Punakha served as the capital of Bhutan until and still it is the winter seat of Je Khnep (the chief abbot). Blessed with temperate climate and owing to its natural drainage from Pho Chhu (male) and Mo Chhu (female) rivers, the Punakha valley produces abundant crops and fruits.
There are splendid views of the distant Himalayas at Dochula pas (alt. 3,050m) on Thimphu – Punakha road. The road from Paro/Thimphu passes climbs steadily through a temperate type of leafy forest where rhododendron and magnolia bloom in March, April and May, and then drops down to semi tropical zone where, orange and banana tress and cactuses are found in abundance.
Places of Interest in and around Punakha
Punakha Dzong : Built strategically at the junction of Pho Chhu and Mo Chhu rivers in 1637 by Shabdrung Ngawang Namgyal to serve as the religious and administrative centre of the region, Punakha Dzong has played an important role in Bhutan’s history. Damaged by four catastrophic fires and an earthquake, the Dzong has been fully restored by the present King. The Dzong is open for visitors during Punakha festival and in summer months when the monk body moves to Thimphu.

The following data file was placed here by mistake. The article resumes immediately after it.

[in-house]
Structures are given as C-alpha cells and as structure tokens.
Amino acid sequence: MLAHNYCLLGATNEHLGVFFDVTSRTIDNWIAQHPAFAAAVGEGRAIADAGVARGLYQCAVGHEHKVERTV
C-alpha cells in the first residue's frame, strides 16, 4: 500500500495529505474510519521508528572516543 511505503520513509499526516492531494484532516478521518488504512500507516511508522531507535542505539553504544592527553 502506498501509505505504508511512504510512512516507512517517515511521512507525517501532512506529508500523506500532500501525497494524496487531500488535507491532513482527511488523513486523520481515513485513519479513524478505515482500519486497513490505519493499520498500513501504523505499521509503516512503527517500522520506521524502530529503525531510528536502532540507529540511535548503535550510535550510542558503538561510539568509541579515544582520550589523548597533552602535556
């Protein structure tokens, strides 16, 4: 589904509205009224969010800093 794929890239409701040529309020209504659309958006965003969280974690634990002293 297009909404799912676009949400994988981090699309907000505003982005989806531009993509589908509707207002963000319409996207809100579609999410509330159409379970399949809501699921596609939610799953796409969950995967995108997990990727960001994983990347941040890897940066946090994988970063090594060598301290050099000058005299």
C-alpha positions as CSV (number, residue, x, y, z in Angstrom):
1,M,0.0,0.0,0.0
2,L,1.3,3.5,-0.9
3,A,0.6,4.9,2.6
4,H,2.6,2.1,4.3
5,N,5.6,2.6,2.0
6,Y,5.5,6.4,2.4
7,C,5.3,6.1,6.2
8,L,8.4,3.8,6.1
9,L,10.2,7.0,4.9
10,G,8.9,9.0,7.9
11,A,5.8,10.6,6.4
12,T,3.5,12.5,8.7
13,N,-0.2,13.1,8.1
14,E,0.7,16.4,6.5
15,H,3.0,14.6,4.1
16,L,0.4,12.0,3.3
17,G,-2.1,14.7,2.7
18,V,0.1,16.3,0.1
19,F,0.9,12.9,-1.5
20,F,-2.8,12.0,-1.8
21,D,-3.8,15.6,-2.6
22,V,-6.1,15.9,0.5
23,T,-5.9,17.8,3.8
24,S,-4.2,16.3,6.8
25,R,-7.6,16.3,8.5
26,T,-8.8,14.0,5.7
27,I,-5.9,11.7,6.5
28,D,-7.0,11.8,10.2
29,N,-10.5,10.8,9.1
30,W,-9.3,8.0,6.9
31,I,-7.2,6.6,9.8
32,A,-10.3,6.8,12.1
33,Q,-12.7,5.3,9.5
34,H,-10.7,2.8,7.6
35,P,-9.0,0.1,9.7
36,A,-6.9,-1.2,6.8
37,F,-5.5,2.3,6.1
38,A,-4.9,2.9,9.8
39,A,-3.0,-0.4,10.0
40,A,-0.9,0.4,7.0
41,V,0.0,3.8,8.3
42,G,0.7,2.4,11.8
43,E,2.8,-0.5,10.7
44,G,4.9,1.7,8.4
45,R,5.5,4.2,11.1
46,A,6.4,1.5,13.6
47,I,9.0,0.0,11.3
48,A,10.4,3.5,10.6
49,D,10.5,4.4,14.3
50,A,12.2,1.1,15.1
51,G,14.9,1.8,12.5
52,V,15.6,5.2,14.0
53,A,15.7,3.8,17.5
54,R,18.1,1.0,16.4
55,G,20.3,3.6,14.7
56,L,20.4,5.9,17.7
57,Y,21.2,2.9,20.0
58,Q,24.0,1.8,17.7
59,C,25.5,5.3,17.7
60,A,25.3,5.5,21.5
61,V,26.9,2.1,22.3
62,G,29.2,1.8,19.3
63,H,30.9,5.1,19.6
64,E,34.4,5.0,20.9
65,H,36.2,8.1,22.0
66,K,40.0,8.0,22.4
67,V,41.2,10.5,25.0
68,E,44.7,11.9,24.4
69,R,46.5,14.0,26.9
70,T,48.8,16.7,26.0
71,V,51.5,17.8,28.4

Wangduephodrang is the last town on the central highway before central Bhutan. The town is not more than an enlarged village with a few well-provided shops. Located in the south of Punakha, the higher reaches of the Wangduephodrang valley provide rich pastureland for cattle. This district is also famous for its fine bamboo products, slate and stone carvings.
Wangduephodrang Dzong : Sitting on top of the hill at the confluence of Punakha Chhu and Tang Chhu rivers, Wangduephodrang Dzong is town’s most visible features. The Dzong is open for visitors during Wangduephodrang Tsechu celebrated in autumn.